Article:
Tomato Potato Psyllid Pest 2010

May 2010

Research at Lincoln University to control a psyllid that threatens solanaceous crops

The tomato/potato psyllid from North America was first found in New Zealand in 2006, and is still spreading throughout the country. The psyllid can transmit a bacterium, Liberibacter, that is believed to cause diseases that can drastically reduce the quality and yield of infected crops. Nobody knows how it got here but many in the growing industry suspect it sneaked through - most likely on flowers.

Psyllid is an insect pest, like a 2-3mm cicada, or aphid. It was first found in New Zealand in 2006 on tomatoes. It thrives in warm, dry conditions and harms plants by feeding on them, injecting toxins into the leaves, and spreading a disease called liberibacter. It affects potatoes, tomatoes, tamarillos and capsicums.

Up to 60 per cent of the New Zealand potato industry is for "processed" potatoes which become fries and crisps. Potatoes infected with psyllid cannot be fried and end up as waste, or stockfeed. Farmers dealing with psyllid in potatoes for the fresh market also have issues including lower production and higher costs.

Classic symptoms of psyllid damage are leaf edges curl, the growing tips turn purple and leaves turn yellow. As the starch in the potatoes is converted to sugar, vegetables appear scorched and plants collapse prematurely.

Potatoes are also affected by the Potato Tuber Moth seems to be some concern that any new regime introduced to deal with pysllid may compromise existing controls around tuber moth

Robin Oakley is a fifth generation grower. Oakley's Premium Fresh Vegetables is a locally owned business, employing a mixture of 35 staff although they often need more casual labour at busy harvest times.

They supply fresh produce to the Supermarkets. They grow 80ha of potatoes, 150ha brassica, 50 ha pumpkin, 13ha of parsnip and some arable crops.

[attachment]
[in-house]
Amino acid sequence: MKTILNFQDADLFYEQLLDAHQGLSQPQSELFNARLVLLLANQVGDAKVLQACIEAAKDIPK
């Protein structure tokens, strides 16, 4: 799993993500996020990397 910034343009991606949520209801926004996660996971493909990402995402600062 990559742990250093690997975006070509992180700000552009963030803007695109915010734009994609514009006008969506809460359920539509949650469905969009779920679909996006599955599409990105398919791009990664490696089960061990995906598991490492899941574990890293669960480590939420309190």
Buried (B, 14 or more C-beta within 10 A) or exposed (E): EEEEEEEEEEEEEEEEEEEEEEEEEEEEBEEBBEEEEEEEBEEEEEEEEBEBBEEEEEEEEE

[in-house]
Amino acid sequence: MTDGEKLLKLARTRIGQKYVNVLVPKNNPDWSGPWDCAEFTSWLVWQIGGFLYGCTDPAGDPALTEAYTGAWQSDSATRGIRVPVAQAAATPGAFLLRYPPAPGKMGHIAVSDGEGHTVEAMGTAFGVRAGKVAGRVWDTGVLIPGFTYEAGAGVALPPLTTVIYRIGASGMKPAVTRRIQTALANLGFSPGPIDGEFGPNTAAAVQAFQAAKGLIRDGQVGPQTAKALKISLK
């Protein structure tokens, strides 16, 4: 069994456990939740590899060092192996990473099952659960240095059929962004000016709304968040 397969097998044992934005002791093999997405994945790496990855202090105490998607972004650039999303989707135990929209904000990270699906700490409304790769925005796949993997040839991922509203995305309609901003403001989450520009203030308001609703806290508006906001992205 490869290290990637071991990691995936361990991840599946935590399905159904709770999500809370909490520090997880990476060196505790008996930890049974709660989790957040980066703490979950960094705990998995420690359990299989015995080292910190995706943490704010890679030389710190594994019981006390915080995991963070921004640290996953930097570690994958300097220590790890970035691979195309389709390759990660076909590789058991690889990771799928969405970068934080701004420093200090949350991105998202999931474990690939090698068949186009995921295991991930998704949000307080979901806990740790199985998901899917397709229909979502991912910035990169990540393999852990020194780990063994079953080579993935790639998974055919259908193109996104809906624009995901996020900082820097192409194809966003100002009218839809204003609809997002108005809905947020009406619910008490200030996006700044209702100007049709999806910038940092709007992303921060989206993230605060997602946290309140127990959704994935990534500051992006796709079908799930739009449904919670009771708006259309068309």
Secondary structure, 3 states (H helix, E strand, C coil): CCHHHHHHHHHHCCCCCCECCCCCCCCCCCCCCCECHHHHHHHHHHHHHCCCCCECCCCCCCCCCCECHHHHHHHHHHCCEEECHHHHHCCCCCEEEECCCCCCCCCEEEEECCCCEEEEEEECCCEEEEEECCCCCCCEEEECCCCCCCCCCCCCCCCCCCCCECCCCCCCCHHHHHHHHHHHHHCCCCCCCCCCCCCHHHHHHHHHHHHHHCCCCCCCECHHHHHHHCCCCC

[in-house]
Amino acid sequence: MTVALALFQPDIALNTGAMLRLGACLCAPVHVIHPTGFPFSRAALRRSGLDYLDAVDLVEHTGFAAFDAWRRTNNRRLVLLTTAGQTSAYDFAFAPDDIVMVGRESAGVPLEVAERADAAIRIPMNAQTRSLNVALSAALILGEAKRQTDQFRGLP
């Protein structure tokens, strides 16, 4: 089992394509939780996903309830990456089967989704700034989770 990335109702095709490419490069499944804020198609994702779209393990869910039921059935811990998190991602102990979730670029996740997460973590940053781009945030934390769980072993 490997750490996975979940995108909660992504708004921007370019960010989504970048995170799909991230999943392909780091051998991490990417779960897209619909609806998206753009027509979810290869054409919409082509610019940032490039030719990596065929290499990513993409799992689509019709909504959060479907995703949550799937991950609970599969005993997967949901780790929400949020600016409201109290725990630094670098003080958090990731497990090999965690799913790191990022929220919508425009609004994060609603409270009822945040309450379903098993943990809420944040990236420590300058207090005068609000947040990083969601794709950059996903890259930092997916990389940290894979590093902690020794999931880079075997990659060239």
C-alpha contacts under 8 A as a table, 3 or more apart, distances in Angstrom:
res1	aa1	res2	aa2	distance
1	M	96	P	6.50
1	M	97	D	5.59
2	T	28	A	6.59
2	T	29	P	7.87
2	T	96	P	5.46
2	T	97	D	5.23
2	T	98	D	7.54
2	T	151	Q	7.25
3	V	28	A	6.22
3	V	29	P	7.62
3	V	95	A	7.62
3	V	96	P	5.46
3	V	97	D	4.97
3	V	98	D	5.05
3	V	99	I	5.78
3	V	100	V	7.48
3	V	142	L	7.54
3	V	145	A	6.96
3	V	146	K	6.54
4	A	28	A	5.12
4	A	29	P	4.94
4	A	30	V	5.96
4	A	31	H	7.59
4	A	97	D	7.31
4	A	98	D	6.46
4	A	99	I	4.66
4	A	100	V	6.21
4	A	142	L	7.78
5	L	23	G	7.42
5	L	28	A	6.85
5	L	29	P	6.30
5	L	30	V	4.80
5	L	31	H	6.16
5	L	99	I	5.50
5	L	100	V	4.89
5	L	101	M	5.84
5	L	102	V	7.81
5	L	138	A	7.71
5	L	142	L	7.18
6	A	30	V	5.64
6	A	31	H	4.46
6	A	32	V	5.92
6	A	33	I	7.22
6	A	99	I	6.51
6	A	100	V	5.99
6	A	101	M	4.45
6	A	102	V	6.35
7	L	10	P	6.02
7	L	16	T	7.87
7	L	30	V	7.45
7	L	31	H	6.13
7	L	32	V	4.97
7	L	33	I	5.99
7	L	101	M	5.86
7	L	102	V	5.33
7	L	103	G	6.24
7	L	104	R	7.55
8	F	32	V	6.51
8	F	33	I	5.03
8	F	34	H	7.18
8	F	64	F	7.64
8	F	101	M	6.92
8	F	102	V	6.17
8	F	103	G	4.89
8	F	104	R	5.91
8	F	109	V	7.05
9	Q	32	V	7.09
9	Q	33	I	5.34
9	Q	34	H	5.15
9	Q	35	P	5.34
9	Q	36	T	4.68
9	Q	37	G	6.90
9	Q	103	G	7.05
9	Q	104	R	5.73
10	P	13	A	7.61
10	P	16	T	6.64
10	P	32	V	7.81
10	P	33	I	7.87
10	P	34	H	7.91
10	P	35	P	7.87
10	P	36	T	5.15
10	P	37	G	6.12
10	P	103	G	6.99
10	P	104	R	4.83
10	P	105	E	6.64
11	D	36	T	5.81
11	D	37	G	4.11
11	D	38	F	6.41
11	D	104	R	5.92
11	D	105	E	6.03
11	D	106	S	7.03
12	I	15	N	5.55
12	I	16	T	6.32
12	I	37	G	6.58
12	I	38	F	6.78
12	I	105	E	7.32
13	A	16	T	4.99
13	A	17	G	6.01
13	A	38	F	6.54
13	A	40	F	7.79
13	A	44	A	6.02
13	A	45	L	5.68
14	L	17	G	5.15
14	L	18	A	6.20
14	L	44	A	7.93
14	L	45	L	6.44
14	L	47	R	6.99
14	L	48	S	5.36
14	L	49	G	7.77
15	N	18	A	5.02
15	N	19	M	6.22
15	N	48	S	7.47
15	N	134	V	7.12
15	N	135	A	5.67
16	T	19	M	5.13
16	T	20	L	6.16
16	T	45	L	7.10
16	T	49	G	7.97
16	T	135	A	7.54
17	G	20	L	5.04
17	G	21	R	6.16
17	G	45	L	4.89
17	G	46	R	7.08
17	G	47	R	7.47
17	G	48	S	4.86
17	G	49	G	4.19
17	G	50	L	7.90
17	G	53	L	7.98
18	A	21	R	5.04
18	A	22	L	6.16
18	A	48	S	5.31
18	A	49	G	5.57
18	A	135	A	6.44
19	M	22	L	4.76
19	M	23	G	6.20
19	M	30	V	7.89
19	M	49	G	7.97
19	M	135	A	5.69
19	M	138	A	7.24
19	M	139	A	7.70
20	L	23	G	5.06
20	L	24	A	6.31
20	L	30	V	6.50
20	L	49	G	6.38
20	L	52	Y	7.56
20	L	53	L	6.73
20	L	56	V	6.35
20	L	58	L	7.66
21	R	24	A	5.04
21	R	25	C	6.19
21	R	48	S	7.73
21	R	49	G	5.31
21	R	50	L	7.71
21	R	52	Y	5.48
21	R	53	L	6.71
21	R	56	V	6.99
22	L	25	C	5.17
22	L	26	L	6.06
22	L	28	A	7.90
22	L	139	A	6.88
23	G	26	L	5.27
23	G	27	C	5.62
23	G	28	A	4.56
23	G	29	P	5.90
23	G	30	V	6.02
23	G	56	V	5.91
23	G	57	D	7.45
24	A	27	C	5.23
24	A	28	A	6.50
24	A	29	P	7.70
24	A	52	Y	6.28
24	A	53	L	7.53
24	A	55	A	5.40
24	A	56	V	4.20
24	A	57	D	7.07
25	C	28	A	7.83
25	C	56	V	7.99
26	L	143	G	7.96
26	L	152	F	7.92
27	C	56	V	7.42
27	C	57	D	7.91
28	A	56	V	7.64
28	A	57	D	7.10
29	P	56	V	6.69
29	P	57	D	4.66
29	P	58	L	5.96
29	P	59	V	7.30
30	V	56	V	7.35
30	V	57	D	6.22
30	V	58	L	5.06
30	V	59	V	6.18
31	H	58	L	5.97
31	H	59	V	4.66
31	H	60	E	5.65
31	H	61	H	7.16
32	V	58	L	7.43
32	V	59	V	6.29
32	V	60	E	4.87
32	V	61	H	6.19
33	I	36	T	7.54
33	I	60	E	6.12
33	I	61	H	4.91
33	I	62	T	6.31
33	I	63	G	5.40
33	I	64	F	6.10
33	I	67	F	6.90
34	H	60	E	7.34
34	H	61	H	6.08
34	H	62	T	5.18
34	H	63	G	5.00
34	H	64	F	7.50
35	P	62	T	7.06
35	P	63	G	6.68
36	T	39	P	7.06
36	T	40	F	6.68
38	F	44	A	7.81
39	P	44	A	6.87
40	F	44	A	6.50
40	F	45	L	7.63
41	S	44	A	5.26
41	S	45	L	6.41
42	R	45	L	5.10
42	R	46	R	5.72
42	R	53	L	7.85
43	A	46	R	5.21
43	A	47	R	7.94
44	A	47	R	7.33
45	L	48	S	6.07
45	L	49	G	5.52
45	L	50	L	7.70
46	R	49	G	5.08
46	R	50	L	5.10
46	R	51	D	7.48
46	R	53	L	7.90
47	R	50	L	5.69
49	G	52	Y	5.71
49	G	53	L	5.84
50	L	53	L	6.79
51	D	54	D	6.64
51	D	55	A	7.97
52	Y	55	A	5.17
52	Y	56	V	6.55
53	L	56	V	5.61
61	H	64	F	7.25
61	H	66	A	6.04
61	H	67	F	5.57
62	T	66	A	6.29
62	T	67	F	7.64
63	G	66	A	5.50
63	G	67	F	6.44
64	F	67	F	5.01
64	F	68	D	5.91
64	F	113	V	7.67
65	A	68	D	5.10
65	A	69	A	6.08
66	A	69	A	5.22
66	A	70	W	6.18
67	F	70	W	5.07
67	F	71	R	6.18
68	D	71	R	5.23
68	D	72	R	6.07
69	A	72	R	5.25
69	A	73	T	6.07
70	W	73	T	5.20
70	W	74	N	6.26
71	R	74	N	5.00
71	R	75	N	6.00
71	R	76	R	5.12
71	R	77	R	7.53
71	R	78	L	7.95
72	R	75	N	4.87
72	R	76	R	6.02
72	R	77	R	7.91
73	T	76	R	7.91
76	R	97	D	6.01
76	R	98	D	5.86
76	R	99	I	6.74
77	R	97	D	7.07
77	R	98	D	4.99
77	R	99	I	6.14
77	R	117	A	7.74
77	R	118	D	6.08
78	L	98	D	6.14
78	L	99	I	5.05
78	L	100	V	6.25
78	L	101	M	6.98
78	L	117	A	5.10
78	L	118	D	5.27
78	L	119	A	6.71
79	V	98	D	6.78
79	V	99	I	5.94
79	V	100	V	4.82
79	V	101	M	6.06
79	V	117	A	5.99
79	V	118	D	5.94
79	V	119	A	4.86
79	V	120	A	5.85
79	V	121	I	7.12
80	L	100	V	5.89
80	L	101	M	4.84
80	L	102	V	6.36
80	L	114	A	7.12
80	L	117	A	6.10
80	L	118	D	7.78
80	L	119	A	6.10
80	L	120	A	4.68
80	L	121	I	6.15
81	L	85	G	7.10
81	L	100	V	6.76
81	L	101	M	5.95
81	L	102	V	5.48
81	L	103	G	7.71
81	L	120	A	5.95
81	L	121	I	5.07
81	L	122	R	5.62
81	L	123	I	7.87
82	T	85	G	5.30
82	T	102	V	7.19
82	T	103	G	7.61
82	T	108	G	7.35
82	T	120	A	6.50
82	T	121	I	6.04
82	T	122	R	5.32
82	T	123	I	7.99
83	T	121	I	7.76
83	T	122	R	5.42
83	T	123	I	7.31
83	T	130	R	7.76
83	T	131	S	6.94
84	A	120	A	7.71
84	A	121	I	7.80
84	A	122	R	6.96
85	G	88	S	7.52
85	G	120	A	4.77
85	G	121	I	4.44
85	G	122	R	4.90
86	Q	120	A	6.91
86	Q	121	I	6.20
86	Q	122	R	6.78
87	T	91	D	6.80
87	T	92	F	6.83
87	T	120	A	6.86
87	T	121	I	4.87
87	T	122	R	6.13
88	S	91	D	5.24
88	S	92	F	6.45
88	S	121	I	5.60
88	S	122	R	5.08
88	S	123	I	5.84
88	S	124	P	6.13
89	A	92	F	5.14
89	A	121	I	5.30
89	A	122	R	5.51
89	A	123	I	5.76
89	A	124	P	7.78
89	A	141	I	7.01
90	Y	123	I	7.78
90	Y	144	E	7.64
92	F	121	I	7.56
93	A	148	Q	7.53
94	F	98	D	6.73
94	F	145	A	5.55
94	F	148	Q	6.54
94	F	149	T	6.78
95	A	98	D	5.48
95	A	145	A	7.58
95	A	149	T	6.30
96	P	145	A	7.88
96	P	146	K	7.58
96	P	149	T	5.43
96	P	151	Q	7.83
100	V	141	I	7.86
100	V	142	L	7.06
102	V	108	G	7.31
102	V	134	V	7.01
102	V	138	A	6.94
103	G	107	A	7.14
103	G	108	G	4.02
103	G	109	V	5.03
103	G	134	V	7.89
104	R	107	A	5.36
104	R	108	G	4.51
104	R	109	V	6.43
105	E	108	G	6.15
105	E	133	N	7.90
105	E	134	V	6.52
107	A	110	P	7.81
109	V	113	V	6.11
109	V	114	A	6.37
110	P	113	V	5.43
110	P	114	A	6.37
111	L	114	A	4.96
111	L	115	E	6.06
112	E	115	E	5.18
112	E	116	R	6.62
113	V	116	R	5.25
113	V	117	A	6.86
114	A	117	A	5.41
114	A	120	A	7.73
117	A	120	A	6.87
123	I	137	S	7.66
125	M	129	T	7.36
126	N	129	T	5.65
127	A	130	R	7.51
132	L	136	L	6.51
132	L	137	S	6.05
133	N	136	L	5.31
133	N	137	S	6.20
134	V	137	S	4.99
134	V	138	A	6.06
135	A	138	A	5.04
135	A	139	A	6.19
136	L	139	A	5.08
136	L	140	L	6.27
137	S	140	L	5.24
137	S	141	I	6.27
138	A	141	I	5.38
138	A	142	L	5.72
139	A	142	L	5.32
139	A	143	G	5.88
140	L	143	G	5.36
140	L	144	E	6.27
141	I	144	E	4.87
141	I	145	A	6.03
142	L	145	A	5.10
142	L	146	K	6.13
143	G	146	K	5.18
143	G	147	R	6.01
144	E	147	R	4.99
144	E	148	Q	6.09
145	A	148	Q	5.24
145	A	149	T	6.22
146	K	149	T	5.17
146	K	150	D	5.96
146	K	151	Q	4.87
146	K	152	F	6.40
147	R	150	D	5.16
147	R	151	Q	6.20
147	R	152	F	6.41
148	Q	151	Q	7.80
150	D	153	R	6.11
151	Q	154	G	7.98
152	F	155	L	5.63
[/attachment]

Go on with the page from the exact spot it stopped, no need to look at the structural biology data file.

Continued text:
Although the psyllid has been in NZ since 2006 Robin says theyve had little sign of it in South Island. He says he knew little about it until this season when it started showing up before Xmas. He says it is a new bug that the growers have to learn to live with.

Robin says that growers want good information on how to detect and treat the pest. Hes interested in Nadines work with the traps and wants to know what the protocols are around that. But the primary focus for now is around the effective use of sprays what should they best be using, when and how long. What is the timing between sprays and is there any possibility of resistance developing.

Nadine Berry, Senior Entomologist, Plant & Food says that thepsyllid research is multi-pronged with research organisations and the industry trying to work in together their combined resources to learn how to deal with the issue.

Nadine says that given the potential impact of this insect and its associated pathogen(s) on crop yields, immediate control options are required. Thirteen insecticides were selected for testing they were applied at recommended field rates as a spray (12 chemicals) or a seedling drench (1 chemical). She has some results on those tests but says further tests are required to confirm the efficacy under cropping conditions. In general pyrethroids and organophosphates gave good knockdown rates.

Producers of potatoes in New Zealand already use insecticides to control potato tuber moth and several species of virus transmitting aphids. She says insecticide resistance management strategies have been developed for these potato insects.

The arrival of psyllid threatens the use of IPM practices in potato, tomato and greenhouse crops. For greenhouse crops, there are no biological control agents, or IPM-compatible insecticides registered for control of psyllid.

For tomato and potato crops, management systems in place for avoiding resistance for key insect pests are threatened by a lack of registered insecticides for the control of psyllid.

Some of insecticide trial work has been done using psyllids nymphs obtained from Auckland. Nadine has published result of trials with insecticides. One of the problems is that the most effective insecticides in her results also kill the natural enemies of the psyllid therefore jeopardising any ongoing biological control.

In research south of Auckland theyve discovered that psyllid damage isnt appearing until December and that early crops were of good quality. A predator bug called Tamarixia has been imported from Mexico for evaluation initial indicators are that they may work well on spuds.

Nadine has sticky traps and cages on the Oakley property. She is also monitoring the plants. She says at this stage the damage isnt clear.

On-going research will be about monitoring and detection the psyllid.